by Michael King
Happy anniversary, the text reads. Around me, my coworkers and friends are laughing, connecting, reuniting. It’s a golden evening in July, one of summer’s final love letters, and, eleven seconds ago, I was lost in all of it with them. Suddenly, my body’s gone cold, and all of them have blurred into the background.
A year ago, he left, shattering me and a hundred closely held illusions. On the first morning after, I embarked on a run, four miles under the summer sun, making it home just in time to collapse in tears on my yoga mat. Getting better was a conscious, stubborn process.
One text message, and my armor unravels at my feet.
I make my escape, bidding everybody goodbye with a wide smile, and walk to an empty parking garage. I stoop down on the concrete, reread his message a few times, and finally ask him: Why?
At first, he is aloof, as though I’ve simply missed the joke. When my indignation builds, so does his: It’s been a year since we talked, which shouldn’t be true, but oh well.
And here we are again, the Scorpio, after stinging, reveals his own injury: Even after a calendar year, I haven’t taken him up on the offer to be friends. I see him now, in blinding, shaking clarity. I rise, shaky breaths, and walk right back into the sun.
But, hey, we can always be friends.
In some form or another, the sentiment seems to creep its way into the conversations whispered at a relationship’s burial site. The floor has just fallen apart beneath lovers’ feet, tears have leaked their way through the hollows of all bodies involved, and everybody’s reacquainting with the world in raw, exposed skin. Let’s be friends.
After much consideration, I reject any notion of it as ‘the right way forward.’ For a thousand reasons, not all of them mature or fashionable, but all of them honest.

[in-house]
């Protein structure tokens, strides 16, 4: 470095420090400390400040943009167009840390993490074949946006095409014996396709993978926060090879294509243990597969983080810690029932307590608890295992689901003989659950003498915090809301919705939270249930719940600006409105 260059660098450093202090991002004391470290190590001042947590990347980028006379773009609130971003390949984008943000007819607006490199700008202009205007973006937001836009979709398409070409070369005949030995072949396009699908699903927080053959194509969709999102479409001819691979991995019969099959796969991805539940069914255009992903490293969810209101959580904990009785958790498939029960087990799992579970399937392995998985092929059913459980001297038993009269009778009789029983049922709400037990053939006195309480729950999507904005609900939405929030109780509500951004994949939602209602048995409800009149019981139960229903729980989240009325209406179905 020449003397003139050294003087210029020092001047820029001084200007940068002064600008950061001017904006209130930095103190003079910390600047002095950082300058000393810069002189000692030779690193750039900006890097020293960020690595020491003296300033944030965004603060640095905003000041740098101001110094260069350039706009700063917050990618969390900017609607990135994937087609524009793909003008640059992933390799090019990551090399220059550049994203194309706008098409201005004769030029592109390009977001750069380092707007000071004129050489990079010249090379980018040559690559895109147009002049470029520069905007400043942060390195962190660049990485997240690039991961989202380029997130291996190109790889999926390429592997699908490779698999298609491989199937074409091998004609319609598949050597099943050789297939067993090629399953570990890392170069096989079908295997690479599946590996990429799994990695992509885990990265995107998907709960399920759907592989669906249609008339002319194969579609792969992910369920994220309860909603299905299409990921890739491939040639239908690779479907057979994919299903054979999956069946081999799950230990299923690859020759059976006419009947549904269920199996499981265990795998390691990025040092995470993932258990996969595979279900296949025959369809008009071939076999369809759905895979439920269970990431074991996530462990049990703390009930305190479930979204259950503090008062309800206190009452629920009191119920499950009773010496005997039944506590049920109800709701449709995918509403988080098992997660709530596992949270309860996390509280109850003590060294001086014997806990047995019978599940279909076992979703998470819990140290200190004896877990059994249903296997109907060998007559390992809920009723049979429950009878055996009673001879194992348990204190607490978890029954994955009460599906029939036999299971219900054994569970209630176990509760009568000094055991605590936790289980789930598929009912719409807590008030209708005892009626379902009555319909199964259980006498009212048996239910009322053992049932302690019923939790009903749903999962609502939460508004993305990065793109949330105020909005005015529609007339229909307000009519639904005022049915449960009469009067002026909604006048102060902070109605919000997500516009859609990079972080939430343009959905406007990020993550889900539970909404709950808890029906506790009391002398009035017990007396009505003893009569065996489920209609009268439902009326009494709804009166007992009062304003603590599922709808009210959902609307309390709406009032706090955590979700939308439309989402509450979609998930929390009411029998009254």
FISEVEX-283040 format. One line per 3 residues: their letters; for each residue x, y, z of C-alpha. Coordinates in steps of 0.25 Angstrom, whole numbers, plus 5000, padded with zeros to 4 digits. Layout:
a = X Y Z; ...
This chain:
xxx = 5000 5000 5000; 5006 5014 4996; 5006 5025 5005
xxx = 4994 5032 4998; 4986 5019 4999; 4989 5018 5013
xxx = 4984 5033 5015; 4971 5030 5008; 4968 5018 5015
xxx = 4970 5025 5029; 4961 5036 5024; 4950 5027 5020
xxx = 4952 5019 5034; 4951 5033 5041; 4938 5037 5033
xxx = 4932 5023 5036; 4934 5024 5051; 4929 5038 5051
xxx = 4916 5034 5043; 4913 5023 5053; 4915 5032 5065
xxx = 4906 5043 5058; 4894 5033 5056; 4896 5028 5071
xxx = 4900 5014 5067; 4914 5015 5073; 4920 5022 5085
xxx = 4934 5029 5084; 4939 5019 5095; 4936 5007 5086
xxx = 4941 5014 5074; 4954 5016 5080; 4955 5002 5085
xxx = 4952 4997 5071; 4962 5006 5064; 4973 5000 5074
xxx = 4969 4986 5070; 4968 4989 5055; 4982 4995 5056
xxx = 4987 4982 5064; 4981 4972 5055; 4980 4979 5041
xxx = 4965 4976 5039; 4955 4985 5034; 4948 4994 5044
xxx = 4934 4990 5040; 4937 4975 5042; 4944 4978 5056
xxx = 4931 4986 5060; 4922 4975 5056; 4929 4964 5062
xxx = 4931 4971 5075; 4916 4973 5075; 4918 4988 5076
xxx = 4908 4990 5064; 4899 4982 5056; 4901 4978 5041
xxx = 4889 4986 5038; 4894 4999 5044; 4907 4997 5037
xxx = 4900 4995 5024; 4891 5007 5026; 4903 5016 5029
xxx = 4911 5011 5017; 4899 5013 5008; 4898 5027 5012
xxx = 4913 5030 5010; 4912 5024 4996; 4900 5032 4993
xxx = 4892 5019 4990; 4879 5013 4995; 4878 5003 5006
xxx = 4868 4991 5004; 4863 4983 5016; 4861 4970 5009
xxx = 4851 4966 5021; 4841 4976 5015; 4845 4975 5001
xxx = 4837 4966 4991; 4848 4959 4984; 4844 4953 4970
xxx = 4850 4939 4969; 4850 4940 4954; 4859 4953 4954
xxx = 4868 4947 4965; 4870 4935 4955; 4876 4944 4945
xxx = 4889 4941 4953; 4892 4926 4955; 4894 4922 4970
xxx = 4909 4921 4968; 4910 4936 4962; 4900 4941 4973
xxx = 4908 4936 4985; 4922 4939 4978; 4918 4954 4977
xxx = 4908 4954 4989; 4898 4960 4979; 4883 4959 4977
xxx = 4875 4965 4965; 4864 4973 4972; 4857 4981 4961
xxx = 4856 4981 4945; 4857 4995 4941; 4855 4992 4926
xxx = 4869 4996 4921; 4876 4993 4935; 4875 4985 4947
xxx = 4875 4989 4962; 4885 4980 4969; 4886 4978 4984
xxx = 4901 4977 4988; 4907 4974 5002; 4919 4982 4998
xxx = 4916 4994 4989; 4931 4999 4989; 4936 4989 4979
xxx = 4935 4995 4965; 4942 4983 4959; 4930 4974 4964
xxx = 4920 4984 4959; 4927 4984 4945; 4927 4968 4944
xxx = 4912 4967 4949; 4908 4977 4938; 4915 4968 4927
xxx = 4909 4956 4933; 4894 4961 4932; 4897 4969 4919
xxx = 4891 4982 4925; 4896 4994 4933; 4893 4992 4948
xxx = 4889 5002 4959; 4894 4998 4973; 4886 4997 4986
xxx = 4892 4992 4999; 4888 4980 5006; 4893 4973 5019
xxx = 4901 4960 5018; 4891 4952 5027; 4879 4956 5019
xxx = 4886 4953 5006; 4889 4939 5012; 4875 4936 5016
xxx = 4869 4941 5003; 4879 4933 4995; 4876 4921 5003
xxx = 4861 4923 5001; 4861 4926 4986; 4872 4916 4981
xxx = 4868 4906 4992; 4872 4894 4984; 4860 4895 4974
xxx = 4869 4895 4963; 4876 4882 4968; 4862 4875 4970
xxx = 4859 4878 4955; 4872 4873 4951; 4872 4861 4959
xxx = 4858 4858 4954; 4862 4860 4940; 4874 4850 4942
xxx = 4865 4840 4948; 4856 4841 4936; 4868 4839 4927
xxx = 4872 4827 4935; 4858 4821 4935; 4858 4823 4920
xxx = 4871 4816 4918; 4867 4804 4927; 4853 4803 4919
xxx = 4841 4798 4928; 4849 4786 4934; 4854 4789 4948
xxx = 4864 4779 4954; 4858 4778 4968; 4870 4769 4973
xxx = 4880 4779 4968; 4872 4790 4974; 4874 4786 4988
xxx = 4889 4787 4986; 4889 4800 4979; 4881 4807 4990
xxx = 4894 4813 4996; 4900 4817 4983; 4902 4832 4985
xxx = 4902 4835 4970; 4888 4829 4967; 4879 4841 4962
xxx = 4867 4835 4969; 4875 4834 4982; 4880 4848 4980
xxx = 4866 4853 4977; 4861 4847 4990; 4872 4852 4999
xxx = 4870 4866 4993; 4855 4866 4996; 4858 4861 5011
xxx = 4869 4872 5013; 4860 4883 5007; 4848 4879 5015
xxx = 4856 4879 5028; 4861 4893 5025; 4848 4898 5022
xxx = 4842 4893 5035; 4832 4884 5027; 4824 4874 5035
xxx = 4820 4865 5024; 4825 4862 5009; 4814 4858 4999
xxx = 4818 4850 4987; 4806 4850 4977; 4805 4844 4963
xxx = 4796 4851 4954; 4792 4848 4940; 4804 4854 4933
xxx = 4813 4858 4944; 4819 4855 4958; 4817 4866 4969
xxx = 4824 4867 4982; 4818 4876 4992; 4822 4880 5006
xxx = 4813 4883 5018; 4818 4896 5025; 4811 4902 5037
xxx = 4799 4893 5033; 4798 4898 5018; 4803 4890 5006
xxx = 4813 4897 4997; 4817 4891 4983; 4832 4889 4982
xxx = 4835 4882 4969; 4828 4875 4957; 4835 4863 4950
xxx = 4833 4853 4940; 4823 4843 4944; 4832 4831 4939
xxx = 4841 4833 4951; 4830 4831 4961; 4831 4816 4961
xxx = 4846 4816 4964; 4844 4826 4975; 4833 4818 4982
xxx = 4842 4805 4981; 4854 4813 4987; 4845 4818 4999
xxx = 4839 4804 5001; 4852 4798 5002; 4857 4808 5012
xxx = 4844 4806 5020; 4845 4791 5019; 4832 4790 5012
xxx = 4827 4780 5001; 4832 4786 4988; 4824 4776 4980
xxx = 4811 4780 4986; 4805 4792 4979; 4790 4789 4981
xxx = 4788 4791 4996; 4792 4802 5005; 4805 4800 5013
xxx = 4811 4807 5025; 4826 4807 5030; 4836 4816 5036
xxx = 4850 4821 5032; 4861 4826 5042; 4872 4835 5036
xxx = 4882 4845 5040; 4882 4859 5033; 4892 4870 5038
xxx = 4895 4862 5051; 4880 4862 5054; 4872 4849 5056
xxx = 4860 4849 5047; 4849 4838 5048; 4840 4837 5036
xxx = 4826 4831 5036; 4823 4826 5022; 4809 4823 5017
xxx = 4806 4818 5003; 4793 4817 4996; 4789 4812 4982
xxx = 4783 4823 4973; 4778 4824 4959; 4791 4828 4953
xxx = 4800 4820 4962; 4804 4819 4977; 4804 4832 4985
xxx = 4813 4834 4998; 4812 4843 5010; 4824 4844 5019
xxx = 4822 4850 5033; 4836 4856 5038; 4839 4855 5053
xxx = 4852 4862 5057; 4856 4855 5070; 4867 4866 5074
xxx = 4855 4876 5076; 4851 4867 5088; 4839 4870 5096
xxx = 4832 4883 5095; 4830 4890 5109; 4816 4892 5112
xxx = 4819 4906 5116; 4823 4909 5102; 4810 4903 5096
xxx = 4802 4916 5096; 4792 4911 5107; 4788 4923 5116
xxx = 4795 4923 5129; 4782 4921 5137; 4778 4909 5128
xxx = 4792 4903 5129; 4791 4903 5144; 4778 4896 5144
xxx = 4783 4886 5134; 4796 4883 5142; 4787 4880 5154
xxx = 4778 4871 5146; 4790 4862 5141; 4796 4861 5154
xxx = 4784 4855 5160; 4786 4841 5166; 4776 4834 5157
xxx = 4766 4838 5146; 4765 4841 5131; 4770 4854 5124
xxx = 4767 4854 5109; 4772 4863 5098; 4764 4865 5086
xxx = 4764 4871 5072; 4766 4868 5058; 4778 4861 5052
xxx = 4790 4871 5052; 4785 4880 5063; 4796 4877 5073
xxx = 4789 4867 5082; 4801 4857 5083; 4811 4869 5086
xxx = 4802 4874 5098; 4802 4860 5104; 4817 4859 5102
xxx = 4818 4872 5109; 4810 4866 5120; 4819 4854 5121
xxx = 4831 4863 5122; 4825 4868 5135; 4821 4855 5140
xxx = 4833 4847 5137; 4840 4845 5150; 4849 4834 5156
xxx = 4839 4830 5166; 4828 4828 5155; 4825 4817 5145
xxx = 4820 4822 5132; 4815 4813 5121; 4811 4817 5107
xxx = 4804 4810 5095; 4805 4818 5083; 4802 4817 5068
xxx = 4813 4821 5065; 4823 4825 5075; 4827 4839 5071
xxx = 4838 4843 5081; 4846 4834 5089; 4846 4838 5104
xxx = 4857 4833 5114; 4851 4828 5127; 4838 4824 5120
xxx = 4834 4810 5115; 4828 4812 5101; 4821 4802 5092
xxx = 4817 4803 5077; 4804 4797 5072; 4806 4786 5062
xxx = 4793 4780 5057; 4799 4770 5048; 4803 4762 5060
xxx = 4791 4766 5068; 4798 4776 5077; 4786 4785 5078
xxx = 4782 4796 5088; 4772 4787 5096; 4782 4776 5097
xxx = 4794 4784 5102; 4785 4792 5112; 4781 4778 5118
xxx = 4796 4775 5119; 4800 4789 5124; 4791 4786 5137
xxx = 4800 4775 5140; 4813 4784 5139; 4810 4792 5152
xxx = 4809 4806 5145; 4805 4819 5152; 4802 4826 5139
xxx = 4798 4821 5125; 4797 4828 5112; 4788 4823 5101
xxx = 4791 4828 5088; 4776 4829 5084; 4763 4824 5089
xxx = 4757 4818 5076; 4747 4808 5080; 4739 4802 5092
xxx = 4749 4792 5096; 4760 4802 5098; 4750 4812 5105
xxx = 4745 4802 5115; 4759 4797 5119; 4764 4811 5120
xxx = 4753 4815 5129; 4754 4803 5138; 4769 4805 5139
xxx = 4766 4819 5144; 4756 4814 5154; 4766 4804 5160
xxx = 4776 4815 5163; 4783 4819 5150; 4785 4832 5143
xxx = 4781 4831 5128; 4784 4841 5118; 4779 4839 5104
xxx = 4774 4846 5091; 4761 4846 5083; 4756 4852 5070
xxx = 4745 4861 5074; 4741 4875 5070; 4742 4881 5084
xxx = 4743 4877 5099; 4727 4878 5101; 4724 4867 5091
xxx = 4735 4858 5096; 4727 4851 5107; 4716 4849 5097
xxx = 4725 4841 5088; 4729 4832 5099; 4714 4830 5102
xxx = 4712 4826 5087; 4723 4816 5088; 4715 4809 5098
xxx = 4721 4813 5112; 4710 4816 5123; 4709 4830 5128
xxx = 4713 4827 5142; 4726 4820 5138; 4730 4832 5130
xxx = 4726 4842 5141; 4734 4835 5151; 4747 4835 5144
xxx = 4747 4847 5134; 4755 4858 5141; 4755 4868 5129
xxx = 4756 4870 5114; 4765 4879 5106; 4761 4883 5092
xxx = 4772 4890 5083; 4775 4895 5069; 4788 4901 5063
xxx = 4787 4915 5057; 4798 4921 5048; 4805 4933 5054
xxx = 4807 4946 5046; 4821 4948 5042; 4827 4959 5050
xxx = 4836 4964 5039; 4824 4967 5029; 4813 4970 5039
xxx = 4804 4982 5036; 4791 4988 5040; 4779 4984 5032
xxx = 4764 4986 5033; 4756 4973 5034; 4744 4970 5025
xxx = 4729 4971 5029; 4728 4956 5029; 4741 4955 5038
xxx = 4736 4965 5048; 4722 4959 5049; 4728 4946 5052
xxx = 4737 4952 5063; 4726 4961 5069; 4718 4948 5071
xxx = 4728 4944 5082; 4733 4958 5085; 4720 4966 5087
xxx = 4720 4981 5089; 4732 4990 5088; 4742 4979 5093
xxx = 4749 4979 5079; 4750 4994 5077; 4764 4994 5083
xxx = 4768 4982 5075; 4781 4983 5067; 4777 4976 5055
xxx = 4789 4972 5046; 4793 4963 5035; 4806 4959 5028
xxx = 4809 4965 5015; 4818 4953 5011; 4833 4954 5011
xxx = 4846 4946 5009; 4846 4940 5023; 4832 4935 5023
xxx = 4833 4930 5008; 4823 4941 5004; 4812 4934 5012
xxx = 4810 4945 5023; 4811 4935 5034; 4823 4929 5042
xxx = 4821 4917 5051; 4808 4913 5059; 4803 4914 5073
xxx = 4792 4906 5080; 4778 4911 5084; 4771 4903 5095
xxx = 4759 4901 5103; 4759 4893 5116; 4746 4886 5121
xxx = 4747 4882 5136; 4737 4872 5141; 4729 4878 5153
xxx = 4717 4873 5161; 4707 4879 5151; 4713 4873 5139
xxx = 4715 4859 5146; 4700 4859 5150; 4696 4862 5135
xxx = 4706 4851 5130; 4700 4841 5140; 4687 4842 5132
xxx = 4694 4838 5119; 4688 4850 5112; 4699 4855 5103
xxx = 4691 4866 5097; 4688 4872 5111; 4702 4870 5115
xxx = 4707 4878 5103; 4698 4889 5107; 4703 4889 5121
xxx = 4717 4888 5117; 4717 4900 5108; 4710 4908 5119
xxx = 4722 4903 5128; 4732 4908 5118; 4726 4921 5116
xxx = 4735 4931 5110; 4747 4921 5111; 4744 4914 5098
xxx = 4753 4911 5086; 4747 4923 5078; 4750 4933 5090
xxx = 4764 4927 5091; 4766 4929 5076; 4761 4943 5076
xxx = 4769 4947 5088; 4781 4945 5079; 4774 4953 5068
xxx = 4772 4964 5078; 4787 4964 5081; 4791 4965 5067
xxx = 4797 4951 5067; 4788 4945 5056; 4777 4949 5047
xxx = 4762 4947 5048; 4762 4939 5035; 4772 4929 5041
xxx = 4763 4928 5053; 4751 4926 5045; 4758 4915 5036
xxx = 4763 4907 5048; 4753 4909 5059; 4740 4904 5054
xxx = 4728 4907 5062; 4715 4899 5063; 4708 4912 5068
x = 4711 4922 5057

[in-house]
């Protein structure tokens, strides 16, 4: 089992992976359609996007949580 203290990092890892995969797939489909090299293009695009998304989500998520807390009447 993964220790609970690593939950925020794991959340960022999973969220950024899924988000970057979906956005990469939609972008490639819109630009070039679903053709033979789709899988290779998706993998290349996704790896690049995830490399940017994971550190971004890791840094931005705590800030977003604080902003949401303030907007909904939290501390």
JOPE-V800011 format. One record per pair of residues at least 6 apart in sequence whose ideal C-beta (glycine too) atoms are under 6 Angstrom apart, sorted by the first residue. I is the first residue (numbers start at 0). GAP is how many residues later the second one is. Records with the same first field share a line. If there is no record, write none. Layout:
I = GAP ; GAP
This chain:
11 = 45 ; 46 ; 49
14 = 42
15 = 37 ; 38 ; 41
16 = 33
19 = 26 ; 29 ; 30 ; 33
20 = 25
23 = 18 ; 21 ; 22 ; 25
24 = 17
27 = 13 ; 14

Because my friends tell me everything –– their anxieties, their joys, the sex they’re having or want to have, their bad dates and good dates –– and I’m really not interested in hearing about those from somebody whose face I had to take down from my walls.
Because my friends rescue me when I fall, see the worst of me and stay, own up to their failures and stay, show up on my hardest, ugliest, messiest days. And stay.
Because the whole idea seems to be predicated on the notion that to be a lover is a simple stairstep above being a friend, that at least we can be friends, that, somehow, somebody’s decision to go means they are entitled to step freely among my friends.
Because friendship is not a consolation prize for you finding the courage or cause you need to stick it the hell out and stay.
I’m not saying it can’t be done, not criticizing anybody’s friendship with somebody they used to love romantically, but I am saying this: It doesn’t work for me.
Love letter to you, wonderer, who wandered into my pages carrying new definitions, the way the letters on every page before rearranged themselves upon your arrival;
to you, boisterous joy, whose laugh was the sun on so many bleak evenings, avocado and lime on the cutting board and music painting the air golden;
to you, examiner, eyebrows furrowed as you study the best and worst of me, your love the color navy blue;
to you, soldier, sharpening a machete on my behalf the moment my voice trembles, we both know you’ve got a bad habit of finding yourself in battles, but pinky-swear we will see every last one through;
to you, magician, whose spirit contains some of the same DNA as my own, we are mysteries to so many, but, to each other, a series of private jokes;
to you, tree with deep roots, steady in every storm, dropping fruit in my hands on the days I believe myself unworthy of nourishment;
love letter to you, to us, to the improbable miracle of existing at the same time, to rescue in the form of staying, to love itself.